Ø  How might the use or absence of citations impact the conversation of research?
Ø  How could something like open access change creation, publishing, and learning?

Students should be able to:
·         Distinguish between plagiarism and copyright violations
·         Identify scholarly publication practices and their related implications for access to scholarly information
·         Identify why some groups/individuals may be underrepresented or systematically marginalized within the systems that produce and disseminate information

November 19, 2014

Confronting false neutrality in professional expectations

image via http://www.nycga.net/resources/general-assembly-guide/
I've got neutrality on my mind lately, particularly from many excellent #critlib chats talking about a sense of false neutrality in libraries and library instruction. And also in thinking about educational technology in the sense of how we use it, and how it is designed. Likewise, my ACRL-track panel proposal for ALA 2015 with Emily Drabinski, Jenna Freedman, Kelly McElroy, and Annie Pho was accepted: "But we're neutral! And other librarian fictions confronted by #critlib."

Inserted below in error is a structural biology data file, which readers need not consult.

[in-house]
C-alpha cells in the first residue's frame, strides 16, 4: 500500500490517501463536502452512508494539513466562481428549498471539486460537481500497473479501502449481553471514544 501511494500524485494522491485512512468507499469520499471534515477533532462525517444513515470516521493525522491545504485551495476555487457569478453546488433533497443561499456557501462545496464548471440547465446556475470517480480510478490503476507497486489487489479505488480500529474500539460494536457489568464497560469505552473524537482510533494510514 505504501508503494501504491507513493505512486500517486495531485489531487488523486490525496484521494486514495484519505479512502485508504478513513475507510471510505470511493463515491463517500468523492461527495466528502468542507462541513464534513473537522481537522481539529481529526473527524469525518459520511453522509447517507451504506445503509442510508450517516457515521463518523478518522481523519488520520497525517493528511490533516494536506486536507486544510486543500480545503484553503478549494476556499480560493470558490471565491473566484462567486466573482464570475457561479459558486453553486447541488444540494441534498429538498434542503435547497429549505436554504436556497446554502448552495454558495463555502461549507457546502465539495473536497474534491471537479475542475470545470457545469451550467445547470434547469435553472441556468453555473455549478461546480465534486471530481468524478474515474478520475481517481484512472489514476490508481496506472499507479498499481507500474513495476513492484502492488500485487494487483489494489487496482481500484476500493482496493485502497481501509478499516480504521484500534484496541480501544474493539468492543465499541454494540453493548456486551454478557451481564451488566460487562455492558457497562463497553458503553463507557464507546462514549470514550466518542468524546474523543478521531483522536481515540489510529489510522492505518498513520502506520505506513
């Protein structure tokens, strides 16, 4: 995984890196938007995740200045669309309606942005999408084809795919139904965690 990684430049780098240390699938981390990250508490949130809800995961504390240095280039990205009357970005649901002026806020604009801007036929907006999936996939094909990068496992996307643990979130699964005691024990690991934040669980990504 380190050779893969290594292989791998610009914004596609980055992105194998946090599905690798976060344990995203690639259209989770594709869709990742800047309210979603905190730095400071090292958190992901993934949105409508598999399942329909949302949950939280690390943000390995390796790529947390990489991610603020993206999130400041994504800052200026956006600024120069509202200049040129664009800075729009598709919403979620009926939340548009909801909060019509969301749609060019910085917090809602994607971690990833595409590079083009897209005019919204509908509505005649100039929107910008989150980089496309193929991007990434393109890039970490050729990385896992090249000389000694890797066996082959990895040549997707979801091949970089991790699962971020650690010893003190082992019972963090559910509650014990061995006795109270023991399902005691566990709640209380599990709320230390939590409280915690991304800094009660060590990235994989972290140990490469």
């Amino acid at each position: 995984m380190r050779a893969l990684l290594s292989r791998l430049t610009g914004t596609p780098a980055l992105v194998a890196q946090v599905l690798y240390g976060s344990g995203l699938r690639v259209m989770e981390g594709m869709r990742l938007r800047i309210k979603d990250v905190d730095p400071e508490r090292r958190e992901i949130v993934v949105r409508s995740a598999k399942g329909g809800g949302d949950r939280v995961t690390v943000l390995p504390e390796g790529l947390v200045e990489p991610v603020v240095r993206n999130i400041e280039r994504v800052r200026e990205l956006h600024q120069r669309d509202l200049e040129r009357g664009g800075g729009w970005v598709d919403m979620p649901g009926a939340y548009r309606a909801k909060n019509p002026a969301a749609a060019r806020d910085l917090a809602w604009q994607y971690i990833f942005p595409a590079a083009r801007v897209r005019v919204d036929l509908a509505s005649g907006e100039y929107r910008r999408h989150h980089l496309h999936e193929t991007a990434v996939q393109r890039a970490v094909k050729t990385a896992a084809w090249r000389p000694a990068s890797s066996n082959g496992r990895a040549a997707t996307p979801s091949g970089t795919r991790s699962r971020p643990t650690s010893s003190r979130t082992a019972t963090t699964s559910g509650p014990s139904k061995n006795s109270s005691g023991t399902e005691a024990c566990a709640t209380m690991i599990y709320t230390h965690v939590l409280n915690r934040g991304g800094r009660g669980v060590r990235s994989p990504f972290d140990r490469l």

But I specifically wanted to draw greater attention to a good discussion starting on Andy Woodworth's blog in the comments about re-imagining librarian "rockstars" that hasn't gained much traction (yet?). 

Although Andy does acknowledge it is a loaded term, I think the problem comes in trying to neutralize the idea of the rockstar--or leader. In the comments, Andromeda brought up an excellent point:
“all of the nuance that comes with human beings and their personality. Should a role model librarian be assertive, but not overbearing? Be outspoken, but not self-aggrandizing? Be confident, but not arrogant?” 
To me, these are questions that can’t be addressed without also addressing their gendered and racial overtones. You and I doing exactly the same thing – you might get read as “assertive” (a masculine virtue bespeaking leadership), whereas I might get read as “aggressive” or even “bitchy”. And when I hear our black colleagues talk about how they’re read doing that same thing, it’s “bitchy” or “angry” or even “scary”.